iMi

Established Member
Thanks for posting a thorough explanation. So my issue isn't the metal halides themselves. I personally use mercury vapor bulbs with my free range and I know how nice they can be. They also(as you mentioned) take careful adjusting because of the powerful narrow beam. IMO they can cause more problems for the average new keeper than they help. If they replicate the sun, what benefit does the chameleon get from it? Because we're seeing captive chameleons live very long lives under T5s just fine. I don't see many people with correct husbandry, losing chams because of their t5 bulbs. You say the forum is outdated, but it might just be taking the "if it ain't broke" approach to lighting. I don't know that it's good advice throwing a potentially more complicated piece of equipment into the mix when there isn't really solid proof that it's doing more for the animal. Trust me, I'm with you on improving things, and I think it can be an improvement. I just like to keep things simple for people coming in asking for first time advice.

When I say the info is outdated, I am only referring to the info about metal halide, which states that it's only effective at high wattage and only recommended for "very large" enclosures. That is simply incorrect on both counts. That was the case many years go with the metal halide products popular in the aquatic trade. I don't think metal halide is complicated. In fact, it's less complicated. Again, I don't disagree that the tried and true approach is the best place to start for a novice. At the same time, I see no reason why someone shouldn't consider metal halide if they want to make the investment and take the time to understand it.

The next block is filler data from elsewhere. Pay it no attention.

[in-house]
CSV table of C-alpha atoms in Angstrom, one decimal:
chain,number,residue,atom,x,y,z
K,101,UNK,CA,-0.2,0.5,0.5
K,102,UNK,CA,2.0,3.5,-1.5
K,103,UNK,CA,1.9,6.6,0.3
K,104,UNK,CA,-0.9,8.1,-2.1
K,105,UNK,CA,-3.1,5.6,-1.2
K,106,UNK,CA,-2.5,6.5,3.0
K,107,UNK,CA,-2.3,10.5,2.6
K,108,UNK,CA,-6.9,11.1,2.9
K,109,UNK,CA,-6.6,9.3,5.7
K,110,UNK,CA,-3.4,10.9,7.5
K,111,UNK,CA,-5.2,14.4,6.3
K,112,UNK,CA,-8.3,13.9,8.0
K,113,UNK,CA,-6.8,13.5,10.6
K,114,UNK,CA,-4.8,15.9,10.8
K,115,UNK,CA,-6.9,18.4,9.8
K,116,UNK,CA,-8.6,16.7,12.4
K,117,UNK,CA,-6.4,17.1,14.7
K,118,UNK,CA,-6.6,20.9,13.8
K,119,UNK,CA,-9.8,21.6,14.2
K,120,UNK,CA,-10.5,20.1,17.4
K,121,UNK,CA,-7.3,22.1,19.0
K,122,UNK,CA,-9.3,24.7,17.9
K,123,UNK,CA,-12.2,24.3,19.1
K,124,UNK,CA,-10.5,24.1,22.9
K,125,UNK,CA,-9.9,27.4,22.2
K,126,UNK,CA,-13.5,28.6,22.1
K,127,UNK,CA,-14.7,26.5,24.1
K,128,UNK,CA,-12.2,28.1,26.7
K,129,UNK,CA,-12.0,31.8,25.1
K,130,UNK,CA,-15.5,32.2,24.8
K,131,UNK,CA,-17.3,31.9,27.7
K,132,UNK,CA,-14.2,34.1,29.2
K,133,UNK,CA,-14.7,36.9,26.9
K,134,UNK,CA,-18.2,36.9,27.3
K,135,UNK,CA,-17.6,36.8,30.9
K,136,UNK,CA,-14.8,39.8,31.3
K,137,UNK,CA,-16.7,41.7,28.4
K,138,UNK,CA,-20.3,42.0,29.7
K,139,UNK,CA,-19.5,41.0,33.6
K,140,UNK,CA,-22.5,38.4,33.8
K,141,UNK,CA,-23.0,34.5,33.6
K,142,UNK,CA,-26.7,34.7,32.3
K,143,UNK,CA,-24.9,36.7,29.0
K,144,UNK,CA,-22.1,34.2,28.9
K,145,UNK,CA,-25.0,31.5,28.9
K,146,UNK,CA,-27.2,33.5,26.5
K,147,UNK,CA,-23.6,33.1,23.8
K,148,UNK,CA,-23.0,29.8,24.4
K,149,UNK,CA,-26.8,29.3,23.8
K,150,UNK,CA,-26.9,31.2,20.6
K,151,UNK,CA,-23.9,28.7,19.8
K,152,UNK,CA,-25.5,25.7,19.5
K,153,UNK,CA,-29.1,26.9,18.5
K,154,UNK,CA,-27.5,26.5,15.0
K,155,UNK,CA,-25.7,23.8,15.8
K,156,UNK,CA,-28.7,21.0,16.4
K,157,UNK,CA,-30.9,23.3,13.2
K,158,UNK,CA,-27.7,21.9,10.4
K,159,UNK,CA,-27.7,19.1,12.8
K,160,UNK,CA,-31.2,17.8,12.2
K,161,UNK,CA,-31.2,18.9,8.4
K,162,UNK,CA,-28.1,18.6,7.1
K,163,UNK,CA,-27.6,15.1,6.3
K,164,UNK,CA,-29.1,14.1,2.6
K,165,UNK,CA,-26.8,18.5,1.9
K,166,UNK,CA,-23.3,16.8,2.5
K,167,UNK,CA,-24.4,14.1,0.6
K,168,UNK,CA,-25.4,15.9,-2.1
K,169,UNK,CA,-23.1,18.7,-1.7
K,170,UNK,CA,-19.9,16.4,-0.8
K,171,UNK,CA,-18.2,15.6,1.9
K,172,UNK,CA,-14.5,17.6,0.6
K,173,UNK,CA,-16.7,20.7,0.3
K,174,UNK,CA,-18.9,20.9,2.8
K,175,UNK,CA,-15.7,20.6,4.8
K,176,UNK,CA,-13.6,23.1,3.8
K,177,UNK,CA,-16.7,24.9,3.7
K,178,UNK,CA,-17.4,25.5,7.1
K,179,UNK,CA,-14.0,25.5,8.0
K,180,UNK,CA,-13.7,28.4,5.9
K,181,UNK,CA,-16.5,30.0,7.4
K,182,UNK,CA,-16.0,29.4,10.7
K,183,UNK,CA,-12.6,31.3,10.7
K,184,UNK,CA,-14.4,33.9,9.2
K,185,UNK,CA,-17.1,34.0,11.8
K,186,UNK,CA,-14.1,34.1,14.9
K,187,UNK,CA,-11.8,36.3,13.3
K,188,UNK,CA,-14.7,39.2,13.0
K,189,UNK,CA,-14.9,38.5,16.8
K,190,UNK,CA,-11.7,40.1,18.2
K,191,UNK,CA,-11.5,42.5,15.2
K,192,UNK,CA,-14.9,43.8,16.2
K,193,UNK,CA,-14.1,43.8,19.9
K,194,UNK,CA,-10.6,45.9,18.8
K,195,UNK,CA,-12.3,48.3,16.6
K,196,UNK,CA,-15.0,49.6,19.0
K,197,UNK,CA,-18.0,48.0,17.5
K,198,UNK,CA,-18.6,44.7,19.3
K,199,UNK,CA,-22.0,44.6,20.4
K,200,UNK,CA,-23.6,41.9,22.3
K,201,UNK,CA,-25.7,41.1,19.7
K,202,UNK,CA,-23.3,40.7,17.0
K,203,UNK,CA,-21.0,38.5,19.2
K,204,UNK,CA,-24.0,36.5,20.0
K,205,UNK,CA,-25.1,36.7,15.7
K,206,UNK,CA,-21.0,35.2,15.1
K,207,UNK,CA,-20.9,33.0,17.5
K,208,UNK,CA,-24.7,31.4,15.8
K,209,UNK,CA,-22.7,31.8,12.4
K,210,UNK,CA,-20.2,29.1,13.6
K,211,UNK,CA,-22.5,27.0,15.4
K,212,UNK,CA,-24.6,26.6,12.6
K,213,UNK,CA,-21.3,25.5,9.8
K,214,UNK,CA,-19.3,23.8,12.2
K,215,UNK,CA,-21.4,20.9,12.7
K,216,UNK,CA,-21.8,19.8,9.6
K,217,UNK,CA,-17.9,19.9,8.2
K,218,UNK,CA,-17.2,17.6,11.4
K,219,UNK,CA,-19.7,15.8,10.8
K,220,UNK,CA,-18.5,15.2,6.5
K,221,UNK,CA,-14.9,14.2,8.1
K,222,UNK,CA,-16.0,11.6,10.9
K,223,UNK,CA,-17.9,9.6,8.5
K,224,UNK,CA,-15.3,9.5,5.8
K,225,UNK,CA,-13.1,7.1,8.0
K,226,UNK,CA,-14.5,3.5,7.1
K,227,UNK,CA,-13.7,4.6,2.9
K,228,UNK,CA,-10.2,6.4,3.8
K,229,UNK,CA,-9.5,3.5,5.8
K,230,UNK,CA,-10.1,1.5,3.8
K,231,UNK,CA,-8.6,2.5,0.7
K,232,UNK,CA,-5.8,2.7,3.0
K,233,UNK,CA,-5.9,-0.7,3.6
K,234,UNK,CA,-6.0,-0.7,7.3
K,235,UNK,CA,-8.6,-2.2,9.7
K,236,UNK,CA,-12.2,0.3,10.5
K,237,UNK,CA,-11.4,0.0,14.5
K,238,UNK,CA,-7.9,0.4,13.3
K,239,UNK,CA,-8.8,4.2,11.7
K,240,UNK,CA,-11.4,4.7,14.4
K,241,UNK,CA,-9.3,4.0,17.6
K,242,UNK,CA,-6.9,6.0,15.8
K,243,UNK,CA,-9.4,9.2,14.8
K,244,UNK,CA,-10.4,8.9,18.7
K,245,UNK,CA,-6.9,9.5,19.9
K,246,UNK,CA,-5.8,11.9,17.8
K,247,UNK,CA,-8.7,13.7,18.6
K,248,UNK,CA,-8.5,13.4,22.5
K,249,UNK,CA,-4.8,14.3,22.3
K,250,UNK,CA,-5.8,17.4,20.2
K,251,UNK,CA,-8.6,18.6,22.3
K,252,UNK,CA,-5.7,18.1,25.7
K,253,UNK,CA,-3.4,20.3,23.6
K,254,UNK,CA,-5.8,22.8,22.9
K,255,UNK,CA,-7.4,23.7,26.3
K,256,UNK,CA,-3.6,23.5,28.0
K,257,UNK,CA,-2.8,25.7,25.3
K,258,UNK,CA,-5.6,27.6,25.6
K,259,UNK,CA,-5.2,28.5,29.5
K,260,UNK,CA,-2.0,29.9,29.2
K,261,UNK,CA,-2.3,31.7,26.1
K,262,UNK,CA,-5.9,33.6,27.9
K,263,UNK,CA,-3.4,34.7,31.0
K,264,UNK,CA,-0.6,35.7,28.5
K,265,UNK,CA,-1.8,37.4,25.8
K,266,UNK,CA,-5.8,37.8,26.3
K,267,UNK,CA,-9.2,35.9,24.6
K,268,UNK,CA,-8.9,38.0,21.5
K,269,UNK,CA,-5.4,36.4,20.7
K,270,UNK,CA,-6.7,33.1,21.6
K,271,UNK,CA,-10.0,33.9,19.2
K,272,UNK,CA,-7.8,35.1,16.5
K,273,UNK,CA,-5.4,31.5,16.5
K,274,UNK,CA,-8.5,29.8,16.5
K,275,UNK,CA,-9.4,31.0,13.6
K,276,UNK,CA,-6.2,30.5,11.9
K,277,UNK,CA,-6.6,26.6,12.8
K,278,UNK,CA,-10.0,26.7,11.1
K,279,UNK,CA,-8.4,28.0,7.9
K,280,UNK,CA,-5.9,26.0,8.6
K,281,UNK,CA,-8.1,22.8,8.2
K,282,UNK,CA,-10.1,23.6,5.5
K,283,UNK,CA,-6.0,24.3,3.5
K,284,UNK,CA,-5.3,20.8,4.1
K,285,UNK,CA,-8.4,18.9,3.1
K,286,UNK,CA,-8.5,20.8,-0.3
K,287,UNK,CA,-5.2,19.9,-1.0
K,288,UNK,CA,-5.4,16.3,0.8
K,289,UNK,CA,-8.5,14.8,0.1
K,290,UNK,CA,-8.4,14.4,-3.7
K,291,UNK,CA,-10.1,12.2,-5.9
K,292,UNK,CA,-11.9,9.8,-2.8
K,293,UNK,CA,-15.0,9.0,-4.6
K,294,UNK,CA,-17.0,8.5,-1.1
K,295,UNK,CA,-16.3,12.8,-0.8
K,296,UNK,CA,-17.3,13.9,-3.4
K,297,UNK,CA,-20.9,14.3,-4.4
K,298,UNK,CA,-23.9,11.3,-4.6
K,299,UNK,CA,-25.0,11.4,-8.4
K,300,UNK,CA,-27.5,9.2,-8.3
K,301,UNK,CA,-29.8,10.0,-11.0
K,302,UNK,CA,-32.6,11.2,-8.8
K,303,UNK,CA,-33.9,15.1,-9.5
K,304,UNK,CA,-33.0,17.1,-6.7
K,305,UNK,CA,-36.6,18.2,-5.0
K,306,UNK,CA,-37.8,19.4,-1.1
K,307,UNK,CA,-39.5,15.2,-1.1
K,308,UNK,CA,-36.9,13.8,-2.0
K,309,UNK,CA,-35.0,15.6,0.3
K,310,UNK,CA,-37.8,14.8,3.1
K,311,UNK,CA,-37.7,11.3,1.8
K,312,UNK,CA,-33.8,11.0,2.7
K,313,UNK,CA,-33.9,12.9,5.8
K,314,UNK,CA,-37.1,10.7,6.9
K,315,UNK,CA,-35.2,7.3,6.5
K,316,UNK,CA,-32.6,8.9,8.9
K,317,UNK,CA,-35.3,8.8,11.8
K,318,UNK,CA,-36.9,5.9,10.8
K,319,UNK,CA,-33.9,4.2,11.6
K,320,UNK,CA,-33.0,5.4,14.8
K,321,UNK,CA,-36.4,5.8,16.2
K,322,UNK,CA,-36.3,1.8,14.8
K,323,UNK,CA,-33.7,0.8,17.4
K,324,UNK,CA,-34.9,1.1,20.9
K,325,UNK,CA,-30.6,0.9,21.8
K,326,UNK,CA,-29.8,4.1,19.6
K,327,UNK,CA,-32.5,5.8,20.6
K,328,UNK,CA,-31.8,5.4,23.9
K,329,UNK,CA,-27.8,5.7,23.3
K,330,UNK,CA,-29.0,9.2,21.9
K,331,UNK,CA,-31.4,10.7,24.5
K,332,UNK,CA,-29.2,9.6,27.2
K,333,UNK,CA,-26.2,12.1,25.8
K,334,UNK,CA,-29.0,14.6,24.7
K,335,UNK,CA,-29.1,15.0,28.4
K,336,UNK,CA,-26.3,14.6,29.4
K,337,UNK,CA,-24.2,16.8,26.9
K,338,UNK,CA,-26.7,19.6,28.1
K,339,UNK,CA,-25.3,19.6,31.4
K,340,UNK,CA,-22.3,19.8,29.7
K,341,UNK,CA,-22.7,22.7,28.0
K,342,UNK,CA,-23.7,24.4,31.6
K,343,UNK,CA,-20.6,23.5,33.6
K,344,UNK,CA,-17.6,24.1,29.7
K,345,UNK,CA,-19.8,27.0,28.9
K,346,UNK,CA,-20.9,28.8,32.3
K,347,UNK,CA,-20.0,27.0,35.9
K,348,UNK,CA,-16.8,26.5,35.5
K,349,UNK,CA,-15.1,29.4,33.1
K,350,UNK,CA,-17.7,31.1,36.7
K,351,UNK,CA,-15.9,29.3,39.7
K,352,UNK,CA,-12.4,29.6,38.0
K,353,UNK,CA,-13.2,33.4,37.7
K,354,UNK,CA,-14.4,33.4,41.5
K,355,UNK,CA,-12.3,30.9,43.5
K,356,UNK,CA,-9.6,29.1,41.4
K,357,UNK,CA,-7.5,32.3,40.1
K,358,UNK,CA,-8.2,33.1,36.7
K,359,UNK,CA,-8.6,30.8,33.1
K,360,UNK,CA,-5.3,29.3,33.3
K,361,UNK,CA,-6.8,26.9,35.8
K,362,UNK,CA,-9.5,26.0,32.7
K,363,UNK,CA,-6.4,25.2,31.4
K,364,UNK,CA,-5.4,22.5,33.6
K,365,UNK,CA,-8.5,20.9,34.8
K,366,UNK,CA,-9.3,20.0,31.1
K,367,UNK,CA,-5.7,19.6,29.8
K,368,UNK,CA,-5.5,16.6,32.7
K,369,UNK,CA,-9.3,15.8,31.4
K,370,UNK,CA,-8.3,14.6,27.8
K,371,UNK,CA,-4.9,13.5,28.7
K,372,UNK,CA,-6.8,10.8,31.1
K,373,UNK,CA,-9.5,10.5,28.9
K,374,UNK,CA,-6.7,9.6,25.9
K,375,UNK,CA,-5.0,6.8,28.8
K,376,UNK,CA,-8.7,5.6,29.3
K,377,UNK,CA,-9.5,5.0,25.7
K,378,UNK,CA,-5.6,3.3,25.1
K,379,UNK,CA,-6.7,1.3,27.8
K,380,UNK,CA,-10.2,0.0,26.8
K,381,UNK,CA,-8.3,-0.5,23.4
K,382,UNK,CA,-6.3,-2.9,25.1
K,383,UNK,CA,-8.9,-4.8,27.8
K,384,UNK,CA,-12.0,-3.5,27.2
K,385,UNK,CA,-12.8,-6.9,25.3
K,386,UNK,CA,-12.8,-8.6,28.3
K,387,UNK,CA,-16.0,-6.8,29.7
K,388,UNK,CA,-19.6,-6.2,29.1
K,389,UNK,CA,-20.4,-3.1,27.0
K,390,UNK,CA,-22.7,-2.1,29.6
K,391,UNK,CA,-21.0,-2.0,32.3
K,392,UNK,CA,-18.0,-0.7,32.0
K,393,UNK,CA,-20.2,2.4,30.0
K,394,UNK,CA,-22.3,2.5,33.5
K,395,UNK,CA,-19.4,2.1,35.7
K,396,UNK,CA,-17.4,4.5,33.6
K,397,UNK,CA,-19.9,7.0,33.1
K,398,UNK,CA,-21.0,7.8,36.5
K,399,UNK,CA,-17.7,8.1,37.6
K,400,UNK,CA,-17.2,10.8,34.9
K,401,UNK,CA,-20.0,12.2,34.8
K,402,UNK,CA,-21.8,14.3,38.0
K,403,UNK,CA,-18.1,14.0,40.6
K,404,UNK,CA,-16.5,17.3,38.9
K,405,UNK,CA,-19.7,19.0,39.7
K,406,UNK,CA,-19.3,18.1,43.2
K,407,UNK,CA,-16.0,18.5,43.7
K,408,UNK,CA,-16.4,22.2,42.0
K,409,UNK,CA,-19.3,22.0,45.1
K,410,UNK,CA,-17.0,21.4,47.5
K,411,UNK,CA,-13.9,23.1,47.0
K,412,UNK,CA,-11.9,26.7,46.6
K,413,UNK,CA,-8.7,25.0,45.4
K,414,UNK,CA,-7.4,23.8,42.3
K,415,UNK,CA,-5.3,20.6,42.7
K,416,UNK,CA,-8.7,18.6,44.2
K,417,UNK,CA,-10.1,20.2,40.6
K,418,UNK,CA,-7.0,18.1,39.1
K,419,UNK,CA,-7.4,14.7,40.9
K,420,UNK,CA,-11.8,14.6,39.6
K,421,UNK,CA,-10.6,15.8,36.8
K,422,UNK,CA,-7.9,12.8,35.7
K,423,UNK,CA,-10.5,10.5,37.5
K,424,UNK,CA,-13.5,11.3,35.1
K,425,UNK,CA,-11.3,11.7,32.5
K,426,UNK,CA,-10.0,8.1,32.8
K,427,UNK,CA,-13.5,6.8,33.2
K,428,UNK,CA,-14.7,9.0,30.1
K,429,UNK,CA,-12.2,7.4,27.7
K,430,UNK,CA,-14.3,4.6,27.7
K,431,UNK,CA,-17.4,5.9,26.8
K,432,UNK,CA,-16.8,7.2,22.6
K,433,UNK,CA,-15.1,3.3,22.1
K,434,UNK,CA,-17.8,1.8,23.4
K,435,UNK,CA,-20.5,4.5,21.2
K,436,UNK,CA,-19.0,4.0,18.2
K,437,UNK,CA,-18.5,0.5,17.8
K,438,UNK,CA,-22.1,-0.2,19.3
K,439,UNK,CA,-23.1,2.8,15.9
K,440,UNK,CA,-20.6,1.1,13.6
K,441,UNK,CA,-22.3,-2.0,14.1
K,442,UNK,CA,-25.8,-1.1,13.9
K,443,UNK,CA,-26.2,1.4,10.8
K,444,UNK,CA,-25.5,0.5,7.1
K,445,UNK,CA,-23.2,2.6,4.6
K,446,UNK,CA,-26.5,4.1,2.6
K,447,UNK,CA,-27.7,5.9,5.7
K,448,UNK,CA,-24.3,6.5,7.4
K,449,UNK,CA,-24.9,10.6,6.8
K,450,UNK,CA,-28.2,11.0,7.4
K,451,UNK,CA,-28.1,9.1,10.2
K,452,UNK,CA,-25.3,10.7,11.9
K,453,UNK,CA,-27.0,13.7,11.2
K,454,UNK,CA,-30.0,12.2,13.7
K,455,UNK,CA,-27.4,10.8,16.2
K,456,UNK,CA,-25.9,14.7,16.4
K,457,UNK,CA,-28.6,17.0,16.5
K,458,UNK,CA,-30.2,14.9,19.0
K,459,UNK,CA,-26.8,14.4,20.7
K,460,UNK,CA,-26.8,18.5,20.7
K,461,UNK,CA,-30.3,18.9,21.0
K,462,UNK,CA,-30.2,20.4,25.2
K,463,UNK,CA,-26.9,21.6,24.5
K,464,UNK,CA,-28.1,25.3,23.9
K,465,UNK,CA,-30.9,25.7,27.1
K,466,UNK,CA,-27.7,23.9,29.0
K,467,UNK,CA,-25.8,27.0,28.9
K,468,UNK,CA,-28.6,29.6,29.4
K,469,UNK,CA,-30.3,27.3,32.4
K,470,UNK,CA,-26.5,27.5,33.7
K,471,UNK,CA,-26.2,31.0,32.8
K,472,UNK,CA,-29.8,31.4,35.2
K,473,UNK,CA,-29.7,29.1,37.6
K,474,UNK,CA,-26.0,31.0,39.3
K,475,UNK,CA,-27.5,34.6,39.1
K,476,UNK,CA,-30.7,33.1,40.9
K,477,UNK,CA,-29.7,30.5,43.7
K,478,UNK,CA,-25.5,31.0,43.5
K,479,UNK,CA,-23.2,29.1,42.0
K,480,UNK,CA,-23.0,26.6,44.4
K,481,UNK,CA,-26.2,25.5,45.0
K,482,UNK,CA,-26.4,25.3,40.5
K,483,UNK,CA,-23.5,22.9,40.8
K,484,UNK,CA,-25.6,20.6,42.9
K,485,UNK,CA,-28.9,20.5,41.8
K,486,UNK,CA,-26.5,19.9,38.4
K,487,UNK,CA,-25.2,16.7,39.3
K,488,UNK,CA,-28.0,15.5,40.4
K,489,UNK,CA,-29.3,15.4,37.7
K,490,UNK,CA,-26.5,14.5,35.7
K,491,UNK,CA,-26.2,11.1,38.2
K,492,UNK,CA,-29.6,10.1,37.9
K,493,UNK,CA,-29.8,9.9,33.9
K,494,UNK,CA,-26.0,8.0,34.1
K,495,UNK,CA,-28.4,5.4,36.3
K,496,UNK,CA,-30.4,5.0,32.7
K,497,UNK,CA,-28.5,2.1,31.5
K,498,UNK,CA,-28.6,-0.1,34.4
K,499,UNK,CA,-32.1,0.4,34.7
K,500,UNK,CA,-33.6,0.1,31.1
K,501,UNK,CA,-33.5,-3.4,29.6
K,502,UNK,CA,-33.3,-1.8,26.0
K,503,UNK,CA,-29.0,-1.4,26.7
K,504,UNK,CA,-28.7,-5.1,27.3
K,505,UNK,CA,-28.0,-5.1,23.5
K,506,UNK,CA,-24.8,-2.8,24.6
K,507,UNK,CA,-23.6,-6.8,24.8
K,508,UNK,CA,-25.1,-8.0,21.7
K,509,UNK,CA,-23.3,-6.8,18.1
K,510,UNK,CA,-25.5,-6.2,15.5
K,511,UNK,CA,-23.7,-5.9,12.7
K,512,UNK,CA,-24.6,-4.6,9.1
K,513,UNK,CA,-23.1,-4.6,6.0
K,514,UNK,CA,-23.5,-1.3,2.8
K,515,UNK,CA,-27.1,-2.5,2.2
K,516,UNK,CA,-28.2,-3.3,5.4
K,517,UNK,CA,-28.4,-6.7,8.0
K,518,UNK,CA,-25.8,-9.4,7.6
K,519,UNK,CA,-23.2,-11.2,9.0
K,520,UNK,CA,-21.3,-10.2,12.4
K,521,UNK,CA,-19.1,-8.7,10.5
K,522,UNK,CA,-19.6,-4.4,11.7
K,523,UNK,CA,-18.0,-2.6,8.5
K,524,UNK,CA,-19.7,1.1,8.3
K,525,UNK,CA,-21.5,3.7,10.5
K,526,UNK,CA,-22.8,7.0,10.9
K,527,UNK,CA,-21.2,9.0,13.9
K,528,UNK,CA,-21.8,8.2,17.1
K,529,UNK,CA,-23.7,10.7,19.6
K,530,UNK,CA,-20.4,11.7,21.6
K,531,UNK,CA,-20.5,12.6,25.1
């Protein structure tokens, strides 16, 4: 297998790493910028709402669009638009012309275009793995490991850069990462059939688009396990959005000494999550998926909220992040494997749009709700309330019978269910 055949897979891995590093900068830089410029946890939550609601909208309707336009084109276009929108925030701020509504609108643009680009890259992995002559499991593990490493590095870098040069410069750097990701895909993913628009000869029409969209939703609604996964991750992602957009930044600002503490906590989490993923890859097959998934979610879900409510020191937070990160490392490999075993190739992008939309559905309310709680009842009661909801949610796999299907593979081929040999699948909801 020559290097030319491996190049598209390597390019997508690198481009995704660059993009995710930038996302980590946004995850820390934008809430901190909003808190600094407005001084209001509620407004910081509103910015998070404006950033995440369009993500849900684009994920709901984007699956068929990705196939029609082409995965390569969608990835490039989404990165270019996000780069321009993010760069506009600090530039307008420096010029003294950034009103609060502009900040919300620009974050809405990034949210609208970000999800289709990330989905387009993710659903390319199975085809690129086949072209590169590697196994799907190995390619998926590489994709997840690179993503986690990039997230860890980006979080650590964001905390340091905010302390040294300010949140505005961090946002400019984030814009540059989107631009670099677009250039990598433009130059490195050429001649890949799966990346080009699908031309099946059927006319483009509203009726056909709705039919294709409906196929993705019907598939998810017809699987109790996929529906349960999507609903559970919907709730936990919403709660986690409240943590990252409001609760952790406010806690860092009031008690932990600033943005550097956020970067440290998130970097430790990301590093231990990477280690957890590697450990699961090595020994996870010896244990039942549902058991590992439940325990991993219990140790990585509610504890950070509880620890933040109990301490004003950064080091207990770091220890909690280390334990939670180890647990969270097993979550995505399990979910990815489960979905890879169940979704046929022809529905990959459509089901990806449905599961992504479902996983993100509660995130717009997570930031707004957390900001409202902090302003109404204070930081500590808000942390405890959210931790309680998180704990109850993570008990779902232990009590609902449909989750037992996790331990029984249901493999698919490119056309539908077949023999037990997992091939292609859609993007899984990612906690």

Lighting by the way is only one reason why they live longer lives in captivity but that's another story.
 

iMi

Established Member
Thank you guys so much! I’ll definetly be getting a dimmin thermostat! Didn’t even know those were a thing! Im exited to learn from you guys. I’ll be sticking w the lighting for now and I’ll get a mist king soon. For the drainage I’m still not sure what I want to do. I’ll definitely post more pictures once I have things actually set up!! Thank you everyone for the great advice!

I would absolutely invest in a misting system before anything else outside of the basics you've already covered. You'll never worry again about whether or not he's getting enough to drink. It's a must, in my opinion.
 

Hytgh5

New Member
I would absolutely invest in a misting system before anything else outside of the basics you've already covered. You'll never worry again about whether or not he's getting enough to drink. It's a must, in my opinion.
Yes! I for sure will!!